5 Steps to Improve Your Credit Score
Your FICO credit score is an important part of your financial health. Obtaining and improving your credit score can help you qualify for loans and credit cards with better terms.
Here are the best ways to improve your FICO credit score.
Get Your FICO Credit Score
Knowing your credit score is the first step on the journey to improving your financial stability.
Credit Karma is a company that can pull your credit score and let you know where you stand.
Check Your Credit Report
Pull your credit report from each of the three major bureaus—Experian, Equifax, and TransUnion. You can get a free credit report from each every twelve months. AnnualCreditReport.com is a federally-authorized source and can pull the reports from the agencies.
Once you receive your report, check to make sure that the information reported is accurate. If there are inaccuracies, such as debts that are paid but showing as due, contact the bureau to file a dispute.
Pay Down Current Credit Card Accounts
Paying down your credit card accounts is a sure way to improve your credit score. Pay off the card with the highest interest rate first, then work your way down through the rest. Once the first card is paid off, apply the payment to the next card with the highest interest. Stay on this path until all cards are paid off.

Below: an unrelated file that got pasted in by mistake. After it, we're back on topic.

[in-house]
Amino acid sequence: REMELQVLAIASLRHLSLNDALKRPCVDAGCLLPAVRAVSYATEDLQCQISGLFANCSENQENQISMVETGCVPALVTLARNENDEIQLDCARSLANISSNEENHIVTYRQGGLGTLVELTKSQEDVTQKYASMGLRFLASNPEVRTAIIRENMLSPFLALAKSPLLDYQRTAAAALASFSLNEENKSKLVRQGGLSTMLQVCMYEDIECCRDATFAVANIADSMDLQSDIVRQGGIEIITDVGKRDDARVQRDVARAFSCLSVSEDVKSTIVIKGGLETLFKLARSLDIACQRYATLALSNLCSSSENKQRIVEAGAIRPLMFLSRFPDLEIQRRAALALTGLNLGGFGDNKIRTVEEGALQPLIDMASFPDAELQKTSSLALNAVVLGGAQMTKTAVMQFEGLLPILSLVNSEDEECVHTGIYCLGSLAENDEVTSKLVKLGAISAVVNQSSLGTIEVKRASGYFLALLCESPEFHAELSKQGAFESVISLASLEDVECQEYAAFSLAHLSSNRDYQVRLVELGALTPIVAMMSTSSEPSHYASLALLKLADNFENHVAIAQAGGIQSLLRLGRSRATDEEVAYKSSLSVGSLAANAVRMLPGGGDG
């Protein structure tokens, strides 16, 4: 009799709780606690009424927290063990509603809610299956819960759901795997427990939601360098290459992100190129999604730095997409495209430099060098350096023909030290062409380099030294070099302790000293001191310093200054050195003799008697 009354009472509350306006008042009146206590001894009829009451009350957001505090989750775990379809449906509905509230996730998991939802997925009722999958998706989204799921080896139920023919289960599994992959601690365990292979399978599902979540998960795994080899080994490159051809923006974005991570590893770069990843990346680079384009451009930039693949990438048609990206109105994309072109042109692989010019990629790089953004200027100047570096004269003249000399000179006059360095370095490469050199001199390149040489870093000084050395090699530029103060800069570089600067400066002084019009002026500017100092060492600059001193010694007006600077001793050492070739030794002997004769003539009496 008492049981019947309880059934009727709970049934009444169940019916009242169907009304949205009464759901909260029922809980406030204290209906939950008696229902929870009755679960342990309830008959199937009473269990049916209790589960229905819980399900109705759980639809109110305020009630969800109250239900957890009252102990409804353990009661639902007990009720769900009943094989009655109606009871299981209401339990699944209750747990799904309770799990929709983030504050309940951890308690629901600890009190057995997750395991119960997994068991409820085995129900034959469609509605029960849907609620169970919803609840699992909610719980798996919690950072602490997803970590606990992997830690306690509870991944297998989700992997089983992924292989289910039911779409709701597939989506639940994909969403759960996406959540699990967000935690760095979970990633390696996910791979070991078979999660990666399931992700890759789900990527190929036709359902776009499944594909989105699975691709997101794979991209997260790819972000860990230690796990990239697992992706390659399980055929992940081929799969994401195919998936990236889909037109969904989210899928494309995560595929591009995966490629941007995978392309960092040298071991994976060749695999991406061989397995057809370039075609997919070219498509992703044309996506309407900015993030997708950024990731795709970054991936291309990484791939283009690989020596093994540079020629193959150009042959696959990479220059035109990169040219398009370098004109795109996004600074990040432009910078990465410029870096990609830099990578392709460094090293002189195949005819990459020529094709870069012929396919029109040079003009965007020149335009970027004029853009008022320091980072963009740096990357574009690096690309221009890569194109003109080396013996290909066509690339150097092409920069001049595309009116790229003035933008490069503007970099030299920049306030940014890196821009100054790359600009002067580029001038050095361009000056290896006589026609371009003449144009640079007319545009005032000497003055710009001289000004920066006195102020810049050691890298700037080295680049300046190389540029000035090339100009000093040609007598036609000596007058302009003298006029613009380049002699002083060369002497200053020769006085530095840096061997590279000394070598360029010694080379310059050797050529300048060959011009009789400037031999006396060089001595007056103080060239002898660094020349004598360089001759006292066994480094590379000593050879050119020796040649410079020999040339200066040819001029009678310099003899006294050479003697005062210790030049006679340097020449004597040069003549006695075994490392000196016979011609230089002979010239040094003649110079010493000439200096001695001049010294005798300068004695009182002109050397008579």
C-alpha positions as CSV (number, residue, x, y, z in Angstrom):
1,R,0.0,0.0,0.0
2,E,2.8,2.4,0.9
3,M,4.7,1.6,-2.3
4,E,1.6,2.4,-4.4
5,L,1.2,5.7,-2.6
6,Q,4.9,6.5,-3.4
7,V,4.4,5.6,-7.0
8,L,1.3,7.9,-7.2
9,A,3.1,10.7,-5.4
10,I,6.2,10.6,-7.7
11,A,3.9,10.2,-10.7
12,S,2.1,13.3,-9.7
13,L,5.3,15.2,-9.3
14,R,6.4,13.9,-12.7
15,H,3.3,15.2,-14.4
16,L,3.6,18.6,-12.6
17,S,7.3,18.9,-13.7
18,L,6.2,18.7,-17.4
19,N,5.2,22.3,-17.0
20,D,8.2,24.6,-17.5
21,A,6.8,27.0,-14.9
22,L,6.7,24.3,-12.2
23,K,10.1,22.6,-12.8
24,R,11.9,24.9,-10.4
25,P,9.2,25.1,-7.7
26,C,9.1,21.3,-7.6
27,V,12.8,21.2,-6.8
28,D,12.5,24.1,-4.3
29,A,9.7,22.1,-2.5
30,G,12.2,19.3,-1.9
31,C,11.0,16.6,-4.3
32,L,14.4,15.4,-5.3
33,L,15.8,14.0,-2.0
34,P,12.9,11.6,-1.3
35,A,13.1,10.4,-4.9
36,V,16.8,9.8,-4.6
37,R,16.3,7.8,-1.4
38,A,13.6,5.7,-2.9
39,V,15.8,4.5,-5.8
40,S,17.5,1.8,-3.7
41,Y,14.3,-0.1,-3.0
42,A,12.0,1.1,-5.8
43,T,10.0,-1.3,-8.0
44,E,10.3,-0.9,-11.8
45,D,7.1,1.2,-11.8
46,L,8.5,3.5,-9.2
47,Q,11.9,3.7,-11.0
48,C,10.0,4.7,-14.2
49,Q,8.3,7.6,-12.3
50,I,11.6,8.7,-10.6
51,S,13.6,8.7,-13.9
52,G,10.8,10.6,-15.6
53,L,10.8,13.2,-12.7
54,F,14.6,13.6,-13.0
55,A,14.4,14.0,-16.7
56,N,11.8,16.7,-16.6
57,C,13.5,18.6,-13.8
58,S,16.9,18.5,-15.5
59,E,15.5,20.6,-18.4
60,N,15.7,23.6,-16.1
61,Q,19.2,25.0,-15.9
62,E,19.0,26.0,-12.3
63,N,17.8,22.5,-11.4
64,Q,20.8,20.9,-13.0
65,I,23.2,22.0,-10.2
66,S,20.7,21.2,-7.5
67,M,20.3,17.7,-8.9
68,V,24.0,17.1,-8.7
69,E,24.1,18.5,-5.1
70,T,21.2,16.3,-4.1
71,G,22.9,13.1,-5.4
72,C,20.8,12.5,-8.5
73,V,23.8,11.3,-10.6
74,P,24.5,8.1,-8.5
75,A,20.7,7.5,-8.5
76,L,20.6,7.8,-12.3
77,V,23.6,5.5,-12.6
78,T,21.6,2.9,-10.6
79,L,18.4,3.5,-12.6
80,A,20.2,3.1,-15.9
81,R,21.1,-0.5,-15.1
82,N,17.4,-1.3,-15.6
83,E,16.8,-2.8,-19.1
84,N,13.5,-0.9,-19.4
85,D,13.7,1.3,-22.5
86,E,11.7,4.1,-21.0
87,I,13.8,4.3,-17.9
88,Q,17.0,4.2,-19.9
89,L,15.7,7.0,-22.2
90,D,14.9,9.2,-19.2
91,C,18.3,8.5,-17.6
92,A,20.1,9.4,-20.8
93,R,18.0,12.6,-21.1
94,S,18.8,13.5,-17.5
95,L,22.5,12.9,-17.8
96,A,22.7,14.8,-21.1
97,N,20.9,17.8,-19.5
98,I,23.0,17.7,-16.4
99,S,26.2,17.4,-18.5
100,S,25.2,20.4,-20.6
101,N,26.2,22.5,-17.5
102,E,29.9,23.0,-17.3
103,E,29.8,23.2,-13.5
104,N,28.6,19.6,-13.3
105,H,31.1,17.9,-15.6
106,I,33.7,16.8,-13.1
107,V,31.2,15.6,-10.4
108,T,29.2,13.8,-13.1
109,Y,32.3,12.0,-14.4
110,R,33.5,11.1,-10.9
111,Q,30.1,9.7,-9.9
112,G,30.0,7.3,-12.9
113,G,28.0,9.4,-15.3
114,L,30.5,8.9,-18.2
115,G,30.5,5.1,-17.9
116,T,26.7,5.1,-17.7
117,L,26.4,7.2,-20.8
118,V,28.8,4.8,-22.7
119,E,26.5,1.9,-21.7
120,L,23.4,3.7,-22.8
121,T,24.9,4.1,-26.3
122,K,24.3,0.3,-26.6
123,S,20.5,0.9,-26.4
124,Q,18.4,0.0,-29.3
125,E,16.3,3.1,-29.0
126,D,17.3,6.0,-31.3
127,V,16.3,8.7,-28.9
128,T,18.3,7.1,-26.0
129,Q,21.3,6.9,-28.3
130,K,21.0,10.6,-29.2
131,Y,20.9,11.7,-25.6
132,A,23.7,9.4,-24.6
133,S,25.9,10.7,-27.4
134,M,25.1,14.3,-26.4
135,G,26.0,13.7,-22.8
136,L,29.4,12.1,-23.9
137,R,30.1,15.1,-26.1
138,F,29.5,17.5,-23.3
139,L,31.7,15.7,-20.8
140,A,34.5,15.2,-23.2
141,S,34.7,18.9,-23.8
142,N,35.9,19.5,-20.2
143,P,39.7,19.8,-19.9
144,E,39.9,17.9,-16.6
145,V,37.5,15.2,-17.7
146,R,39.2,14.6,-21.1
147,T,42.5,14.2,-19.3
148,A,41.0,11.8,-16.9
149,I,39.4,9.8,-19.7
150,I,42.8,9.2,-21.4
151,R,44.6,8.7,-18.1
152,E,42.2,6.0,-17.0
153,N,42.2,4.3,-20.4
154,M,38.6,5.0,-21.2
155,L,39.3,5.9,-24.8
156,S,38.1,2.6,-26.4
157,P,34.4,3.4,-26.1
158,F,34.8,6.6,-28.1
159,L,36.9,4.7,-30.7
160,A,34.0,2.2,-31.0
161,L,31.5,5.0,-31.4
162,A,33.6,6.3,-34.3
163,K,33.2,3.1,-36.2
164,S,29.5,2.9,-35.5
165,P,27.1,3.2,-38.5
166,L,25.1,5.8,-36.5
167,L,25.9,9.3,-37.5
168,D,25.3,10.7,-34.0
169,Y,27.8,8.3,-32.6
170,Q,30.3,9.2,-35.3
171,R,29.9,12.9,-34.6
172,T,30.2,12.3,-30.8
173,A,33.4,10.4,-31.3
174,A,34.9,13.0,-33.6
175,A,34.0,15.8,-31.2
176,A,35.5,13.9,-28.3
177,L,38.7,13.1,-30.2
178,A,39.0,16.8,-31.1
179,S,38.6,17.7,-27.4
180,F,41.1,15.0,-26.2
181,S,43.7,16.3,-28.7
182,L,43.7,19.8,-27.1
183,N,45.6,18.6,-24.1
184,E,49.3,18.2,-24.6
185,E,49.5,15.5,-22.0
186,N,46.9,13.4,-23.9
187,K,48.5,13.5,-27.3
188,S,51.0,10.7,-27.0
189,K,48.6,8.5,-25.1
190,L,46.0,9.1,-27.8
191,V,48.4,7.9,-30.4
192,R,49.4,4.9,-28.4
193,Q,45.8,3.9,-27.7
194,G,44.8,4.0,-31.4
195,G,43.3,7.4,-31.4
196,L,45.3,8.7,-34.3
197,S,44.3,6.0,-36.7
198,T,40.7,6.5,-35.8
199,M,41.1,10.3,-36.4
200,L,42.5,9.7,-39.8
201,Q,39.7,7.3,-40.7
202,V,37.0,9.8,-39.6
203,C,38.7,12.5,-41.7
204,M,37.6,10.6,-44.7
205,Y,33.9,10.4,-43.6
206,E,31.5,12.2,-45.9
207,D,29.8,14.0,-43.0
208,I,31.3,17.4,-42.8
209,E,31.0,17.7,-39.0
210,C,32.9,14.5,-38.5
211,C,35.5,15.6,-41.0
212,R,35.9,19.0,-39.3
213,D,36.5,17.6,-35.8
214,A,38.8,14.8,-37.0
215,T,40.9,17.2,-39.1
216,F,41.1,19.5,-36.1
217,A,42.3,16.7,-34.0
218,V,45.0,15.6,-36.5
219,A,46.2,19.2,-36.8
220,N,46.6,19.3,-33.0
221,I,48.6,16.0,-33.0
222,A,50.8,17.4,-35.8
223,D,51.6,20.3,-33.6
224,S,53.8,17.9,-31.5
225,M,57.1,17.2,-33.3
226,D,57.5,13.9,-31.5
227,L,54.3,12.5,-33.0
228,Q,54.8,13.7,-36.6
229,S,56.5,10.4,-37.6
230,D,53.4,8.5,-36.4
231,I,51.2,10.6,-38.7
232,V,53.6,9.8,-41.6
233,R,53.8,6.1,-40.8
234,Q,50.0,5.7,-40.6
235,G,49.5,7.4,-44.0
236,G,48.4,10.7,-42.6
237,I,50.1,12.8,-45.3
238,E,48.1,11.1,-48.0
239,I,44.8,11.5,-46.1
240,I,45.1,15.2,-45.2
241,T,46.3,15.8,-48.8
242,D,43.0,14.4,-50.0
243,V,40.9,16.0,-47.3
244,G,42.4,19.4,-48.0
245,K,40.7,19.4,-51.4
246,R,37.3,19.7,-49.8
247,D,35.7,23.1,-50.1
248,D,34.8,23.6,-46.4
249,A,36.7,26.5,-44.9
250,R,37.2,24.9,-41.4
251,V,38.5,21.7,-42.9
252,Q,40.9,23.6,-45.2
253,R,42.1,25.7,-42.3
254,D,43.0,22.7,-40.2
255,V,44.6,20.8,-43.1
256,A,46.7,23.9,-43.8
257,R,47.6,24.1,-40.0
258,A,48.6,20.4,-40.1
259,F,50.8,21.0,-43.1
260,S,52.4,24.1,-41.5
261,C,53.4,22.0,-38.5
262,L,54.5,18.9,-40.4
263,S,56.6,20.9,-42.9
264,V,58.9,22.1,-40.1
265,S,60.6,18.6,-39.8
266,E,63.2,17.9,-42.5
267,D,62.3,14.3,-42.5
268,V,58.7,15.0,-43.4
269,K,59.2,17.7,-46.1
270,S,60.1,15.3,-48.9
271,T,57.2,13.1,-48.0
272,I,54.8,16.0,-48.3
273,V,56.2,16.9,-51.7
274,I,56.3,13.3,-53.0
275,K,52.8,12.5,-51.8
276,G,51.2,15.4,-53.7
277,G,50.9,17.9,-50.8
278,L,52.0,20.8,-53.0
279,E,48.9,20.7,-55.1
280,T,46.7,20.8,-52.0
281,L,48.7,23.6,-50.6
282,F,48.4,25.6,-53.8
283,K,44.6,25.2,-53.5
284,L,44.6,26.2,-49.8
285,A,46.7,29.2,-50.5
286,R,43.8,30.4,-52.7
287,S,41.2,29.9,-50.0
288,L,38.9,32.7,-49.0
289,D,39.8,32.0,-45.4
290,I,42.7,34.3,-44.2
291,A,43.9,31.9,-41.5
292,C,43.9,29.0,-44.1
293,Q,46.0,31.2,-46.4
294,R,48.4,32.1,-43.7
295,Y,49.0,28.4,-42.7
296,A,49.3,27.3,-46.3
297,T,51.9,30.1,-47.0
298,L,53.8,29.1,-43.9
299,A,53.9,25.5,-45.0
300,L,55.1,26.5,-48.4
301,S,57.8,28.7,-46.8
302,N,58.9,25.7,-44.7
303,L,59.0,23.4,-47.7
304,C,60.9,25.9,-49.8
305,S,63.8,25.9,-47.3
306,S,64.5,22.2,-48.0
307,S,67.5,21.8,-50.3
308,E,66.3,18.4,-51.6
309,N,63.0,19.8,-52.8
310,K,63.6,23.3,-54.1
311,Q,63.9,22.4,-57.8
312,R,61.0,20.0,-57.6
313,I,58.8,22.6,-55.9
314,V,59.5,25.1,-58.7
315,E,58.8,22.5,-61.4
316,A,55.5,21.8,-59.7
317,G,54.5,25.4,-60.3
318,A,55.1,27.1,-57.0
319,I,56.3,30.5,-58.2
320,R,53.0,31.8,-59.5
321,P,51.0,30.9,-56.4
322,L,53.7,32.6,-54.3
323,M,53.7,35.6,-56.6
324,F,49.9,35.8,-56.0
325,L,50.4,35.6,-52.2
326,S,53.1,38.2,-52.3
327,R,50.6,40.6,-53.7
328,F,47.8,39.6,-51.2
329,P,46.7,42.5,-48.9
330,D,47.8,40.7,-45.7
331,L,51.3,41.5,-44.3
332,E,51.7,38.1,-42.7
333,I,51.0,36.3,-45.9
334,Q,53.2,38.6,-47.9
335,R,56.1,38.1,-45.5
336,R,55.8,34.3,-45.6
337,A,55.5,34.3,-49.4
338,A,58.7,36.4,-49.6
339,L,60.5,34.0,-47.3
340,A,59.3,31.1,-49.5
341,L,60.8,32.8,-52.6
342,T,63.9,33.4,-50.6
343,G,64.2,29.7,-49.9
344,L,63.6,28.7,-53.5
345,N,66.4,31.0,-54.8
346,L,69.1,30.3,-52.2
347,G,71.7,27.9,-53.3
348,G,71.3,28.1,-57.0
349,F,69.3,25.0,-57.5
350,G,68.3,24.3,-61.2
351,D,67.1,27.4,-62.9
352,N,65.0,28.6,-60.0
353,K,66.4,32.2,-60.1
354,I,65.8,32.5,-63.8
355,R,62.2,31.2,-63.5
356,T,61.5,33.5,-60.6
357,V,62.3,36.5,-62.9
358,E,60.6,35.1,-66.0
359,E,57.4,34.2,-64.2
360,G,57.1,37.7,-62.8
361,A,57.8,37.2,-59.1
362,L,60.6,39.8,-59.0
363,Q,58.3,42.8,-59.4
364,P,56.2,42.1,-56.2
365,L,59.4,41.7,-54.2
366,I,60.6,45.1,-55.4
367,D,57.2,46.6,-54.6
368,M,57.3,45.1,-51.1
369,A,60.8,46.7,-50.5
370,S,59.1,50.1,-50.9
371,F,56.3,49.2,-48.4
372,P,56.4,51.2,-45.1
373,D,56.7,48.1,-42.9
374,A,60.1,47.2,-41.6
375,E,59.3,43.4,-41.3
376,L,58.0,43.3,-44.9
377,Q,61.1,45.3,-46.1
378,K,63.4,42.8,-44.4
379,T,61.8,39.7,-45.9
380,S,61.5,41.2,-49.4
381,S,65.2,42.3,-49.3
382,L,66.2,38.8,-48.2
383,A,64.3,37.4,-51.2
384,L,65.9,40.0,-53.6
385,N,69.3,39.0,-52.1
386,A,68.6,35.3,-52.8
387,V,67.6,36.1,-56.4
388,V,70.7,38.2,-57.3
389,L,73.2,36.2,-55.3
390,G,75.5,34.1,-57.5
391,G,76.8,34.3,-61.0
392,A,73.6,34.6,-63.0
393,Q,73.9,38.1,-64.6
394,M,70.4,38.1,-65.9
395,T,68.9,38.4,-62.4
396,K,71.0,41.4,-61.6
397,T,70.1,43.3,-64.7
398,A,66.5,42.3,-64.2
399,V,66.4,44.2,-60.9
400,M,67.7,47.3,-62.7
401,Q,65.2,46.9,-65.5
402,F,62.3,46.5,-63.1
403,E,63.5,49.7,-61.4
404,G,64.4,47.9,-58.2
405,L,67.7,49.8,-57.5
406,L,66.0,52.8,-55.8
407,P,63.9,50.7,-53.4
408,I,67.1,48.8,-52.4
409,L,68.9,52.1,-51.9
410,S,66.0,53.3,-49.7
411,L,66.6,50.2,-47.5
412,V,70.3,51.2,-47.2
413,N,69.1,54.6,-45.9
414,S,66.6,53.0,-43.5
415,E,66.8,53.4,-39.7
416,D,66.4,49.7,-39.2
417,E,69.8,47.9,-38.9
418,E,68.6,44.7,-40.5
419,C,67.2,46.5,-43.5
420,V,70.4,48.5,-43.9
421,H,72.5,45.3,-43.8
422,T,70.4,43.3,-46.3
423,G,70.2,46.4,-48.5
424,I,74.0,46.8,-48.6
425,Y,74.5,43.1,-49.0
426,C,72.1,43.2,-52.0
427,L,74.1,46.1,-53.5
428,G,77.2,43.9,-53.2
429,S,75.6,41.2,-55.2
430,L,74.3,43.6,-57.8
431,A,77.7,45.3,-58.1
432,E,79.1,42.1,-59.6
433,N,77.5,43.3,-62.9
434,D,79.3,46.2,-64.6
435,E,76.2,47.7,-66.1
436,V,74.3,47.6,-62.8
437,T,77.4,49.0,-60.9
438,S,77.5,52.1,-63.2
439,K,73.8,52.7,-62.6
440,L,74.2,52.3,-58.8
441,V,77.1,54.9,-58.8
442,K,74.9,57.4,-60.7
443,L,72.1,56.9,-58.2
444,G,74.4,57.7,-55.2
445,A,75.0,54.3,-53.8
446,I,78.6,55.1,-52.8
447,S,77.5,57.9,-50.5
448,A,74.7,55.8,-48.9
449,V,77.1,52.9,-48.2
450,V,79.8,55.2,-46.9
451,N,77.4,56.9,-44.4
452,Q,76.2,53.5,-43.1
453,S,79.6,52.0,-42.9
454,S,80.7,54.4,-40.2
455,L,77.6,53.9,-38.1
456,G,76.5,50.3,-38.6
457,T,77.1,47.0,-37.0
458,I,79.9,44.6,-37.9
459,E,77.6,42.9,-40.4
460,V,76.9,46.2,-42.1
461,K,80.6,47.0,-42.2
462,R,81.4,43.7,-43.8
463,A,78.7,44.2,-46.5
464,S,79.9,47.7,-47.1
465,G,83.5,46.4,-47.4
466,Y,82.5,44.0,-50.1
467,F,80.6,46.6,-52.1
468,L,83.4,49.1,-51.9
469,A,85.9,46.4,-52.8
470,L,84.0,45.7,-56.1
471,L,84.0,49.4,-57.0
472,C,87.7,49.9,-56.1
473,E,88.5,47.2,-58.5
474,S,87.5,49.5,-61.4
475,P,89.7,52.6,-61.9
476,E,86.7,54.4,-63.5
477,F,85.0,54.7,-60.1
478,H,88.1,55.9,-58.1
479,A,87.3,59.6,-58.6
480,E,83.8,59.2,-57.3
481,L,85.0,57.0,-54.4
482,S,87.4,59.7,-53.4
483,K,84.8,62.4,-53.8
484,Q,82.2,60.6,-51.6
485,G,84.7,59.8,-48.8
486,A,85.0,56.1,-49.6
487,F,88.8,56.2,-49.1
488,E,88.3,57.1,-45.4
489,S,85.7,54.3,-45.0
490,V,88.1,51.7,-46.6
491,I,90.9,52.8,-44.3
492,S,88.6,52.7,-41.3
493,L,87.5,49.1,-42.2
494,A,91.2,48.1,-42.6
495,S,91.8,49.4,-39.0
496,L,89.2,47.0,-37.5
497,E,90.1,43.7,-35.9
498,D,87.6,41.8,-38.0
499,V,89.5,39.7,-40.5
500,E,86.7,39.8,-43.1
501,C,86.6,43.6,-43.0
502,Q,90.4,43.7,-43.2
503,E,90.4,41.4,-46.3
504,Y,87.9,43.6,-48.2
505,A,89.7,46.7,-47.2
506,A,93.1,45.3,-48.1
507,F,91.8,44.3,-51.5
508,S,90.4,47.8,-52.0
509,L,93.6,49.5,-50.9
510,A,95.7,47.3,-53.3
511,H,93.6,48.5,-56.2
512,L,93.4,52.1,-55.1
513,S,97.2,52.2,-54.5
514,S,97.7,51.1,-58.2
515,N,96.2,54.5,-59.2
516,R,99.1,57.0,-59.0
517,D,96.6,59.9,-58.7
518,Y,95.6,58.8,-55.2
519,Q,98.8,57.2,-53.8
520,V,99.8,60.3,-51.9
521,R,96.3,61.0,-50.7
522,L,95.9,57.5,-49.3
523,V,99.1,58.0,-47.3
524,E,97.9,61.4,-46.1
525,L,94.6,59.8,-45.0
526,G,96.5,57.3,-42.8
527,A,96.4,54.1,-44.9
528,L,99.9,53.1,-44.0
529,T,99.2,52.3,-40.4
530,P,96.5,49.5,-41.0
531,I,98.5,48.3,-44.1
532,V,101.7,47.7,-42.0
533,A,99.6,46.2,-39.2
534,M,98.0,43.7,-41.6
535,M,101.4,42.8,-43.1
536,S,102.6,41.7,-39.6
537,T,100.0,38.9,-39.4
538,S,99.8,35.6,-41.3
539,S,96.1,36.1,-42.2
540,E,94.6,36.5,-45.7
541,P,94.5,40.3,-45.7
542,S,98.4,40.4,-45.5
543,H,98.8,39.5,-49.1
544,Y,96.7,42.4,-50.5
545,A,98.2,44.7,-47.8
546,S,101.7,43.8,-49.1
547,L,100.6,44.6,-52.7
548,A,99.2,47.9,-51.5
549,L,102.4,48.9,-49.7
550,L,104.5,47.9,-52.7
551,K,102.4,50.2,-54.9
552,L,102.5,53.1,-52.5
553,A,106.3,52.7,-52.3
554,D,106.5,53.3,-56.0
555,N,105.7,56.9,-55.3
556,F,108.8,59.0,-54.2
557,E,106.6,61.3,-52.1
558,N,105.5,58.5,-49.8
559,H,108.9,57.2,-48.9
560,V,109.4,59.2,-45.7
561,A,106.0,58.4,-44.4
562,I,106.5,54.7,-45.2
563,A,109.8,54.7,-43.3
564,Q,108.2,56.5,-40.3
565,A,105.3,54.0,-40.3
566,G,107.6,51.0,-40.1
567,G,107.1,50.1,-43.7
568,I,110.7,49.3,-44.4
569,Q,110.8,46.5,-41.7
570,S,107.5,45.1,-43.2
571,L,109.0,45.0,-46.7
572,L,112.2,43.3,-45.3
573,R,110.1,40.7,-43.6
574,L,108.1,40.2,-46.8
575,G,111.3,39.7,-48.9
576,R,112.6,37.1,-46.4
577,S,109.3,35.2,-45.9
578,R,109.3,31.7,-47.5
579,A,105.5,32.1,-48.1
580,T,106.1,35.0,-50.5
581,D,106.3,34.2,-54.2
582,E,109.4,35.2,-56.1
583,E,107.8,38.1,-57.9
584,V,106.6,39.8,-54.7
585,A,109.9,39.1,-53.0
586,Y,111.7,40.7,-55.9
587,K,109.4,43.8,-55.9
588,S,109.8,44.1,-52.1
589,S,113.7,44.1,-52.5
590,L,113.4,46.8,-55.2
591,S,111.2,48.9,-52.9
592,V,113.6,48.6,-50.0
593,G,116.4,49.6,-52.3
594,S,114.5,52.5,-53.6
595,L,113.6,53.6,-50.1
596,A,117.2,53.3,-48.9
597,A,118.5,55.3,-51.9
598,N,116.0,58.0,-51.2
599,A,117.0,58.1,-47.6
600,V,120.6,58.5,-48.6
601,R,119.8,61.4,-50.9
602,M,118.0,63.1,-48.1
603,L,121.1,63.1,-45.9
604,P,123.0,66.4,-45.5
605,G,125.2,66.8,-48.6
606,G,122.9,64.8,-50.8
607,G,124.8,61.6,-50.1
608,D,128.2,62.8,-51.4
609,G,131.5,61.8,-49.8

You also can consider a debt consolidation loan that could reduce your debt and finance charges.
Pay Your Accounts on Time
Paying your credit cards on time will help to raise your credit score and keep you from incurring late charges and possibly higher interest rates. This fares favorably with lenders by showing a history of on-time payments.
Paying your accounts late will negatively impact your credit score and remain on your record for seven years.
Diversify Account Types
By having a good credit account mix, lenders will see that you are able to make on-time payments on all financial account types, including qualifying for a new Harley-Davidson motorcycle.
Keep in mind that there is no quick fix for poor credit scores but doing your due diligence to improve your score will pay off in the end.